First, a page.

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Apollo Hospitals – First-World Health Care at Emerging-Market Prices - page 6 / 19

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705-442Apollo Hospitals

the physicians, and procured the necessary medical equipment and IT systems.  Apollo was also intimately involved in all business decisions.  It set prices for the medical services offered in the clinics and helped develop their marketing strategy.

Apollo did not require franchisees to be physicians themselves.  In fact, of the 30 clinics that were operational by early 2005, physicians ran very few.  “People with a background in health care often have a limited view of health care.  Today, if you are talking to a person in the industry about spending money on interior design or signage, he would think it is a waste of money.  The health care community does not value the things that are critical to Apollo.  But that is exactly what we are trying to change,” noted Ratan Jalan.

Each clinic included a 24-hour pharmacy, which Apollo expected to generate about a third of the clinics’ revenues.  Company projections indicated franchisees would earn an IRR of more than 25% on their investment, but Jalan conceded financial outcomes were more varied: “Quite a few clinics are doing really well, a large number are doing ok, but a few are not running as expected.”  In coming up with its financial projections, Apollo emphasized that the clinics were stand-alone businesses that did not depend on the proximity of an Apollo hospital for their success.  In fact, more than one half of the planned clinics were located in cities without an Apollo hospital.  Ratan Jalan nevertheless expected positive spillovers for the group: “I have often given the IBM example.  They were in the mainframe business and then they discovered the PC which everybody uses today.  The clinics will give consumers an idea of what Apollo is really all about.  Today’s perception is about high-end operations.  But with the clinics, Apollo will become much more accessible, develop a much warmer image than we have today.”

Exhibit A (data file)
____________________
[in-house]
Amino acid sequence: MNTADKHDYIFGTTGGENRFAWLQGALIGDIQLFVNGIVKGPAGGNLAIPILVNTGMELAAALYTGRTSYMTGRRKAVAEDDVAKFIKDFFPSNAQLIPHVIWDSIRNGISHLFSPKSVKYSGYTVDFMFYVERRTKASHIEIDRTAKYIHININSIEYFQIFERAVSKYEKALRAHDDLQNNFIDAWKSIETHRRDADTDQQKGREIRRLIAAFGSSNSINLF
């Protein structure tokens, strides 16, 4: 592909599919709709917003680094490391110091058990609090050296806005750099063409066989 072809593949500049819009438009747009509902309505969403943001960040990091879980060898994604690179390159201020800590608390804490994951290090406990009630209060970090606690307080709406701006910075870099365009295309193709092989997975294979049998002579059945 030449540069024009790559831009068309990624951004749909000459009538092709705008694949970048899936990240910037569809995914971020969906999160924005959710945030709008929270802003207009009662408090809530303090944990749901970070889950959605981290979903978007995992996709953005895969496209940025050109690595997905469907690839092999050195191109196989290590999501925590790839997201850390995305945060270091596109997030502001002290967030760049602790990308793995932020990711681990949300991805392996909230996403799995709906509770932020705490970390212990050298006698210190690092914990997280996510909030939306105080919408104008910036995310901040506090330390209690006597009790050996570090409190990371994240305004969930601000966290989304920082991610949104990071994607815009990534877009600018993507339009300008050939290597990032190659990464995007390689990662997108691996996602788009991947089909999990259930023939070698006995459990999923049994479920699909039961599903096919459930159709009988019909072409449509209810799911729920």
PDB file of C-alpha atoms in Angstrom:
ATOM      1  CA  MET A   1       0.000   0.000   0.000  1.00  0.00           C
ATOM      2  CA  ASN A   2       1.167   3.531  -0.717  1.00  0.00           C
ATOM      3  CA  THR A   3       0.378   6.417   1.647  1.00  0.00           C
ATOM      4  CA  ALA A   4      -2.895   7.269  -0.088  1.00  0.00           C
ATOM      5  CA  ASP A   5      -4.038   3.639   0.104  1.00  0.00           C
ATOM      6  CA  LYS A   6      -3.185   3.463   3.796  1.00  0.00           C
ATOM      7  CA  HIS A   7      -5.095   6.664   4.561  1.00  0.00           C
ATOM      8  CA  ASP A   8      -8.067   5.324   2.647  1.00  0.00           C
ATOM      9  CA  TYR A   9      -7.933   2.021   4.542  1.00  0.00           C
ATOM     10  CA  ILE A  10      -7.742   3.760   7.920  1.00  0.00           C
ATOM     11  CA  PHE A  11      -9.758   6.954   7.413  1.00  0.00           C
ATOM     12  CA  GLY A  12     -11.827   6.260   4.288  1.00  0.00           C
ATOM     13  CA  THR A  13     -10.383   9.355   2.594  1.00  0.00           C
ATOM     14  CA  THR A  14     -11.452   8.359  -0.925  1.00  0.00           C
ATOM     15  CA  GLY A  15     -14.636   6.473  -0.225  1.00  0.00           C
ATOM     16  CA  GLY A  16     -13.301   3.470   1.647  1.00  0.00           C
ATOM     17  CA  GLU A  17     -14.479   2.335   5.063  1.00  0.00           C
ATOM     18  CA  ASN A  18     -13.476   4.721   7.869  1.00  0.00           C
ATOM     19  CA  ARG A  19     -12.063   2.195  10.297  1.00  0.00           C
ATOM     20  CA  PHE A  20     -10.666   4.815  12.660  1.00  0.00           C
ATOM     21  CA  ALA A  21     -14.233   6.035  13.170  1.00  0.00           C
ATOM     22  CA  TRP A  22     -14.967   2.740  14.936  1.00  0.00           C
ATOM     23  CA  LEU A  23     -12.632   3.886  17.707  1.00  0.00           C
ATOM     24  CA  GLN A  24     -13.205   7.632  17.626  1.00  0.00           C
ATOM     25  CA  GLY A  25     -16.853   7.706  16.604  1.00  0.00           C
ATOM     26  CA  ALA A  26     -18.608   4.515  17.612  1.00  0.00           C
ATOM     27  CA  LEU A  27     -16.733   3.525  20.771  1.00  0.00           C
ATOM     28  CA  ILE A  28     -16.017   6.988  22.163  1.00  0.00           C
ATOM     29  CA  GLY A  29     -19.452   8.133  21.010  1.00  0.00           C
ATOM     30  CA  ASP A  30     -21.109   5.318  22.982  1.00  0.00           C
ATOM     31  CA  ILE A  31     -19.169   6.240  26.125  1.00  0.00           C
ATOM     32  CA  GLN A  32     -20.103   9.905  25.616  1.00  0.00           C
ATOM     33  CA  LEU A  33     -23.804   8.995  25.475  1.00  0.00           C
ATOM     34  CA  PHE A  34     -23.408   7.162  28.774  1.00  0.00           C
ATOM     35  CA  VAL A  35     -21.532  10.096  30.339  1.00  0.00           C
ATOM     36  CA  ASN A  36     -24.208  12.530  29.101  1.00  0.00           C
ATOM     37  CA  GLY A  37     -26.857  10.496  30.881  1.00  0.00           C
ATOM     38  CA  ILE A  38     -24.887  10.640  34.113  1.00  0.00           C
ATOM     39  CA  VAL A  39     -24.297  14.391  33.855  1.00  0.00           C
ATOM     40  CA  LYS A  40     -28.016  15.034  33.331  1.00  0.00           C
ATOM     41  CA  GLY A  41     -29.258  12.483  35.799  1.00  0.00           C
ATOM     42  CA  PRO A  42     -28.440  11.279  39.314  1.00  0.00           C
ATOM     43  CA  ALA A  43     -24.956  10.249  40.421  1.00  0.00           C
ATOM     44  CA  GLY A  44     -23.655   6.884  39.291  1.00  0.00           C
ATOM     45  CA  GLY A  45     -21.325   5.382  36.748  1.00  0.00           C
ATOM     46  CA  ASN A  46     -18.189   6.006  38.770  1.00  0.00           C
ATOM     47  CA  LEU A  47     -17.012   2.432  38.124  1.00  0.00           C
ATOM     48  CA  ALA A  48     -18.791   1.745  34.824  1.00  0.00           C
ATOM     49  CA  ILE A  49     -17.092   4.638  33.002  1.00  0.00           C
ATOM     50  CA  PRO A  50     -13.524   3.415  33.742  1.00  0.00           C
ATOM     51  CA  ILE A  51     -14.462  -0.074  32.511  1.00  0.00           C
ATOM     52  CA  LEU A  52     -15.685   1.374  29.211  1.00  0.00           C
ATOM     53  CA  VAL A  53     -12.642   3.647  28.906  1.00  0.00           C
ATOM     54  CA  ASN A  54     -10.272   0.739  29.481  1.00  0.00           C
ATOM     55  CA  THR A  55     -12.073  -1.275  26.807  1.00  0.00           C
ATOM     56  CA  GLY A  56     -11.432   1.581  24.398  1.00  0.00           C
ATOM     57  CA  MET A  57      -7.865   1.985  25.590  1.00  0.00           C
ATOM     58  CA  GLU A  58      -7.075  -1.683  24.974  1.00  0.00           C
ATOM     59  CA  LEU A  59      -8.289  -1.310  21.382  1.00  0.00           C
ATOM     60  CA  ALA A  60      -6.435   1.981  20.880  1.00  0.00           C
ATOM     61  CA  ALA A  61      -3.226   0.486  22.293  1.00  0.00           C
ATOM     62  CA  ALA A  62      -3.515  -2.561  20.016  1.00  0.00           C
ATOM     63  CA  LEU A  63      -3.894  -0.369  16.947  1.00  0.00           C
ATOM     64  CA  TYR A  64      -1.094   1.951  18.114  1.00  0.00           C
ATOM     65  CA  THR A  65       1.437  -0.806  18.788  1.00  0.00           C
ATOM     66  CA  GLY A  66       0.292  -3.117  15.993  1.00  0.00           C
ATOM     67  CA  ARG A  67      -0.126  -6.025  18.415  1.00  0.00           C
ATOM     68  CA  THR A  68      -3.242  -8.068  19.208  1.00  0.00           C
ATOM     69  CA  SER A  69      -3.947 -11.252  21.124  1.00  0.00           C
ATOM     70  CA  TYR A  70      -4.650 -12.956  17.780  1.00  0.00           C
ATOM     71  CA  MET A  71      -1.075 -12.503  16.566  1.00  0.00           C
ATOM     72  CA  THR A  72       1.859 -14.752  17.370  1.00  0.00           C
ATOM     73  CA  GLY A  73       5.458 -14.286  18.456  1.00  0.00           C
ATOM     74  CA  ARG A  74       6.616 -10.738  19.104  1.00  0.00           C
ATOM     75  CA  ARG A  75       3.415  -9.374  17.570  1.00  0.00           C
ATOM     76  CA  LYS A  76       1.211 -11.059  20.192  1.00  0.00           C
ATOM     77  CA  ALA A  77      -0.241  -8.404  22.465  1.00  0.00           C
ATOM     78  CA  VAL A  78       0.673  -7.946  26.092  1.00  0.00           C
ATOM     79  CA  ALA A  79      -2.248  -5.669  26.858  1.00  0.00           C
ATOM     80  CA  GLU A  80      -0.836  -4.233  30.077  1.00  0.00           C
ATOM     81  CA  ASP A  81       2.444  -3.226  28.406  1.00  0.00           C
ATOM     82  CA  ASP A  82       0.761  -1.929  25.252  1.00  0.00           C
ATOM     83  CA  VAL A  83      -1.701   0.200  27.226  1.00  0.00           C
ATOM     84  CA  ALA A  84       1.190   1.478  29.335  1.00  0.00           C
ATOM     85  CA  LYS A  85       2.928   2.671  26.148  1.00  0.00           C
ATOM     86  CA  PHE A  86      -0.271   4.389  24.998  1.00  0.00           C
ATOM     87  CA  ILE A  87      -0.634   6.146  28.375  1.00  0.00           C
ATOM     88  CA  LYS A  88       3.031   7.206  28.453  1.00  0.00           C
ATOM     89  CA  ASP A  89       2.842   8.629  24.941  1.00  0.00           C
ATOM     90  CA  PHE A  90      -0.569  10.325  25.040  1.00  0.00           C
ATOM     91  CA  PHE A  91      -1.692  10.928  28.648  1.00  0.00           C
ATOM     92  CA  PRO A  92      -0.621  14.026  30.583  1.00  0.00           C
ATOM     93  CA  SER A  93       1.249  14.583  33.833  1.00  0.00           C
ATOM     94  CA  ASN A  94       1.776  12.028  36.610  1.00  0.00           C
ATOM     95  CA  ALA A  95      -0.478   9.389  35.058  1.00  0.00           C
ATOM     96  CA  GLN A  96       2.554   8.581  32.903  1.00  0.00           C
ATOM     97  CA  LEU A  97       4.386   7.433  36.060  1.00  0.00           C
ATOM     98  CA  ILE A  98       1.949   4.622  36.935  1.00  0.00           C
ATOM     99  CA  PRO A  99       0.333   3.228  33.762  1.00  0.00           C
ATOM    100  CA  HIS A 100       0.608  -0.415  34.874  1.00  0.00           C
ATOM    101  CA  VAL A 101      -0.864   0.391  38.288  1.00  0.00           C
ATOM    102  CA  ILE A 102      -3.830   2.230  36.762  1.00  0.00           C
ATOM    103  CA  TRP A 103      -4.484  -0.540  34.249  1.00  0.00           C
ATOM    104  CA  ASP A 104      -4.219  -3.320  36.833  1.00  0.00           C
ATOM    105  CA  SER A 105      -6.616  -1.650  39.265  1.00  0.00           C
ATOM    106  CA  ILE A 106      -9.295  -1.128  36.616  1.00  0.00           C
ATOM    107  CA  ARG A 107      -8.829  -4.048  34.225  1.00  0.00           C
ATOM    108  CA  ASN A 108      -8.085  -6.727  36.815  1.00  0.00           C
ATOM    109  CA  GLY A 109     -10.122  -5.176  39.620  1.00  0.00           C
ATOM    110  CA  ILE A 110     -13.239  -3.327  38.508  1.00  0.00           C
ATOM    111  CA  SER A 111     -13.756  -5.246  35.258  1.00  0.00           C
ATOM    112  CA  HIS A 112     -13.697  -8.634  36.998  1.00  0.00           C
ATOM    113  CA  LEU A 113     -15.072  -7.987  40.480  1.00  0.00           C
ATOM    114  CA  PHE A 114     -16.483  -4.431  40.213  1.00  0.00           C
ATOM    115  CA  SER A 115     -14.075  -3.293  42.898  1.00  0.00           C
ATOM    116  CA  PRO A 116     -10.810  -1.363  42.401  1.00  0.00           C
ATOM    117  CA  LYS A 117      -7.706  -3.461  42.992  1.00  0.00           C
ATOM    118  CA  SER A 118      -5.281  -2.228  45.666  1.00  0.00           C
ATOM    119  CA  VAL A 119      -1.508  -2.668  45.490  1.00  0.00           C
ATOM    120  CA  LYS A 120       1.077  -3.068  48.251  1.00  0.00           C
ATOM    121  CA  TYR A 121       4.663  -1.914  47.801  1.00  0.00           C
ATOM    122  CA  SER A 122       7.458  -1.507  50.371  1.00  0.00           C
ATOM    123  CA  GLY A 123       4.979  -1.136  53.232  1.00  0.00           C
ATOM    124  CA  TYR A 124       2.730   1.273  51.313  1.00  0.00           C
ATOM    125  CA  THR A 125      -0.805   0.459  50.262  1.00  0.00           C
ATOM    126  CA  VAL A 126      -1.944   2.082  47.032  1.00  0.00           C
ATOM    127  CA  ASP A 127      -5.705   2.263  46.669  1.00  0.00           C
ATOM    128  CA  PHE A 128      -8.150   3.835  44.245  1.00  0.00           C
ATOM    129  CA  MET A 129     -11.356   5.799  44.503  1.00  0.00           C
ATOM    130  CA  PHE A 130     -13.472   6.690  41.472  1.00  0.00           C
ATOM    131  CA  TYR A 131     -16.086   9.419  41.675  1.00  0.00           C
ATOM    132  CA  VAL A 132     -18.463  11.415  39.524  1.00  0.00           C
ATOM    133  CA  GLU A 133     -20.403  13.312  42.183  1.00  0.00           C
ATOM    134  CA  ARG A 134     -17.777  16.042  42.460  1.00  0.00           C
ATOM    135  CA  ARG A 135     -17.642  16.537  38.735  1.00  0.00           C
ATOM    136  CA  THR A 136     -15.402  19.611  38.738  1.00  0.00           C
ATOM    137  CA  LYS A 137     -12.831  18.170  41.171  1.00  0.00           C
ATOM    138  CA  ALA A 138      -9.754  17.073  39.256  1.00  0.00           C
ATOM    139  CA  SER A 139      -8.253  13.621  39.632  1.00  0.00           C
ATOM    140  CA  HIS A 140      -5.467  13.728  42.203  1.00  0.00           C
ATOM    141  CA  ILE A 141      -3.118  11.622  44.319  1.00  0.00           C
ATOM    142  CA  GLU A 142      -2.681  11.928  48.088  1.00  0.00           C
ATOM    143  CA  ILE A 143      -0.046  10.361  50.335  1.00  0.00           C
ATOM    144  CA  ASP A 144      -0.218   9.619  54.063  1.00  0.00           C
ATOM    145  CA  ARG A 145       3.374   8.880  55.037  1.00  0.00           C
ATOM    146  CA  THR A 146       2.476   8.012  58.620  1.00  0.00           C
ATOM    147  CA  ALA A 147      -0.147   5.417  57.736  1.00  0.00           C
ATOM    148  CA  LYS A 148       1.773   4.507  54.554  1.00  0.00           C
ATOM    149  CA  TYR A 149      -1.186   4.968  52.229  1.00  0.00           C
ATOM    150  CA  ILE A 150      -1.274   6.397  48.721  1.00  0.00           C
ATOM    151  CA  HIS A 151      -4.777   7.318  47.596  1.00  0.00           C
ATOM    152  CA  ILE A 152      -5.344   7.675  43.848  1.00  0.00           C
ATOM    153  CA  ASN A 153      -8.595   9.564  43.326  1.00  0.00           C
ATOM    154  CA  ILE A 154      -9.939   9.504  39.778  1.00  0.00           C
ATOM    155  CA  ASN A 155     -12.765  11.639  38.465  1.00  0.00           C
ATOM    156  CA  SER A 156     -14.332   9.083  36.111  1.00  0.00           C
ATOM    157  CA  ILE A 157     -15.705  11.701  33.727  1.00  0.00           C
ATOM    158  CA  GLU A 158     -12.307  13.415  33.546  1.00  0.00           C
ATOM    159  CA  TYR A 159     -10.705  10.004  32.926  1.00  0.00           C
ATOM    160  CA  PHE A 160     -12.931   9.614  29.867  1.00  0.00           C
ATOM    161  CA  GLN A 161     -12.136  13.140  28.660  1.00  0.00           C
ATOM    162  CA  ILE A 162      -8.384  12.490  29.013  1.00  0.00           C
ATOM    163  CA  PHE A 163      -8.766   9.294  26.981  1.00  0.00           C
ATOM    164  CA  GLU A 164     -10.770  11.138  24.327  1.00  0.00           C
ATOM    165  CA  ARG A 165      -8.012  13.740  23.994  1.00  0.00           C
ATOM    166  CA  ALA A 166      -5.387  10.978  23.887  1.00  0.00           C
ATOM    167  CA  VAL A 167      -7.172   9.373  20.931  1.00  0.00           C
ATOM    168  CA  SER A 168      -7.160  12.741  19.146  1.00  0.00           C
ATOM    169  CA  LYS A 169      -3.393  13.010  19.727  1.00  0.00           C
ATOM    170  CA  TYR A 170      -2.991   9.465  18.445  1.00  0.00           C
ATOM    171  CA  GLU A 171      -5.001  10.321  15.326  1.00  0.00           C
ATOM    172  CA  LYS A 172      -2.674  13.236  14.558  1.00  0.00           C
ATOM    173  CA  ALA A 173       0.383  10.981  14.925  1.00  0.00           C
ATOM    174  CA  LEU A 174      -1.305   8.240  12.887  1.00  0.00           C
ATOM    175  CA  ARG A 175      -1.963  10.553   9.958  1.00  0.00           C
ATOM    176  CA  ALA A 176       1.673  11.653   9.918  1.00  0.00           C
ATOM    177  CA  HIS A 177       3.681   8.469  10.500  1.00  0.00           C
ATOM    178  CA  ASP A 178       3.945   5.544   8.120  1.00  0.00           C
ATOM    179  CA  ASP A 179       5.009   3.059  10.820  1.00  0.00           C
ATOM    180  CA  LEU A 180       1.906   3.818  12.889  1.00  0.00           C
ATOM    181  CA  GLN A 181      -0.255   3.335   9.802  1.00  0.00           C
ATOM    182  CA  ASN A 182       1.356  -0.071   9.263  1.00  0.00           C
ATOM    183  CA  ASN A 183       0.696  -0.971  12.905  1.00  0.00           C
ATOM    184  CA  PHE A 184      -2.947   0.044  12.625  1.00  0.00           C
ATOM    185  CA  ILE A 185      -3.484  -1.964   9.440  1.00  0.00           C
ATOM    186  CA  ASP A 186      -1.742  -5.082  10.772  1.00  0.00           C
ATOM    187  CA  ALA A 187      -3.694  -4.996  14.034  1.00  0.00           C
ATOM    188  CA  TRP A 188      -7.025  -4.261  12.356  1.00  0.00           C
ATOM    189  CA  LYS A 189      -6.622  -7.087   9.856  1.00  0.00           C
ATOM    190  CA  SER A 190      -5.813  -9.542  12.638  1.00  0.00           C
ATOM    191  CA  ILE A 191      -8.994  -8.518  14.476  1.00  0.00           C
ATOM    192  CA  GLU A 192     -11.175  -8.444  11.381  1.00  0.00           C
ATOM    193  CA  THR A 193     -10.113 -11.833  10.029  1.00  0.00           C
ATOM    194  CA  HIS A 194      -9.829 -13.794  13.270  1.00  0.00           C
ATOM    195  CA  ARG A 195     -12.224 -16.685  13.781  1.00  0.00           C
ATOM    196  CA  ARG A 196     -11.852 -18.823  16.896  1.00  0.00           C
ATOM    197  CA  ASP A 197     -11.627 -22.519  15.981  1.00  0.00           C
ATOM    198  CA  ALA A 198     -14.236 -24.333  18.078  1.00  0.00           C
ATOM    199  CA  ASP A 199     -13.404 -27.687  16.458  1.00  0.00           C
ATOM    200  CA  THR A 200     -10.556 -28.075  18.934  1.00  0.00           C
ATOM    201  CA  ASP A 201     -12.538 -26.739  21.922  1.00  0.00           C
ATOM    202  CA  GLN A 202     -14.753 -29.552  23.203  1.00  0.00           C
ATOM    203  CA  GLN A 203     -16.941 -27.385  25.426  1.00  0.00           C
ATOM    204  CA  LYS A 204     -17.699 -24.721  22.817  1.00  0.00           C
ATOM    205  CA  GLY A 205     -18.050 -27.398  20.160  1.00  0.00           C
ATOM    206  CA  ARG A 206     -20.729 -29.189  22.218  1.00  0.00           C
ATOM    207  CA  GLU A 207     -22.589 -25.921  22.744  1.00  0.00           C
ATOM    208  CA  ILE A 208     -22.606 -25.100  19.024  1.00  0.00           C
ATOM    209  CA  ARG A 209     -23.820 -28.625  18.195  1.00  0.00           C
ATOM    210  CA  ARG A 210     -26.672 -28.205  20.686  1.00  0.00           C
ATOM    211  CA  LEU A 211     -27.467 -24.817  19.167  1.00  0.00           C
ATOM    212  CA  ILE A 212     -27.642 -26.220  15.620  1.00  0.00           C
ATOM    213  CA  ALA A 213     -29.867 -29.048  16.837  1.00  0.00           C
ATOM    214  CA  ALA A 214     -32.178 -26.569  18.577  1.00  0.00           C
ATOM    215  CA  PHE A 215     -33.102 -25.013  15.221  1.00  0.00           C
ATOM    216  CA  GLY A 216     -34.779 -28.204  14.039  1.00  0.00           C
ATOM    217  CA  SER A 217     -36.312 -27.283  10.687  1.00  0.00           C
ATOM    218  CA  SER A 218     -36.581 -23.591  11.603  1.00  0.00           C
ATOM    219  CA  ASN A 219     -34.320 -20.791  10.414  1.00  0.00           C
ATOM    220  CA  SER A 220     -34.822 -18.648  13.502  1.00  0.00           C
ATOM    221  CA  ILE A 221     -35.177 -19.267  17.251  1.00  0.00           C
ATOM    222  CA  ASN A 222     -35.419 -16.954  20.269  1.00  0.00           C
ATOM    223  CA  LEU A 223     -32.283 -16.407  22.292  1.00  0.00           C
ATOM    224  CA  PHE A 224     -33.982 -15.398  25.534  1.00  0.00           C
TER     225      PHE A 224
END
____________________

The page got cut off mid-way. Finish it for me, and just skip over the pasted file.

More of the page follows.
Competitors

Apollo had a number of competitors in the market for privately-provided tertiary care.  For instance, the health care division of the Manipal Group, one of Asia’s largest hospital management groups, ran 11 private and 7 government-affiliated hospitals with more than 6,000 beds.10  Fortis Healthcare Ltd. managed super and multi-specialty hospitals in three locations in India and planned to grow from 600 beds in 4 hospitals to 4,000 beds in 10 hospitals over the next few years.11  Ranbaxy Labs, India’s largest pharmaceutical company, was a strategic investor in Fortis, holding a 17% stake in the company.  Wockhardt Hospitals Ltd., the hospitals division of the eponymous pharmaceutical company, operated specialty hospitals in Mumbai, Bangalore and Kolkata.  Wockhardt had formed an alliance with Harvard Medical International to gain access to Harvard’s expertise in the field of surgical services.  Wockhardt planned to set up at least five new super-speciality hospitals in the next three years.12  Many of Apollo’s competitors including Delhi-based Max Healthcare and Fortis worked on building integrated delivery networks ranging from primary to tertiary care services.

Analysts expected India’s private tertiary care sector to grow at 15% CAGR in the next few years.13  The Infrastructure Development Finance Company (IDFC), a private-public venture set up by the government of India, saw three main drivers of future growth:14

The present shortage of premium medical facilities, the growing incidence of lifestyle diseases, and growing income levels, have all led to a large unfulfilled demand for high quality healthcare services, translating into a large potential opportunity.  Today, healthcare is being touted as the next big boom, and the sector is expected to grow rapidly over the next decade, to reach a level of Rs. 200,000 to 300,000 crore by 2012, largely spurred by an increased corporate presence in the sector.

Although demand for tertiary care services was poised to grow, keeping hospitals profitable was not easy, mainly because in-patient care required considerable up-front investments.  In the 1990s, many highly-leveraged hospitals found themselves unable to service their debt.  As a result,

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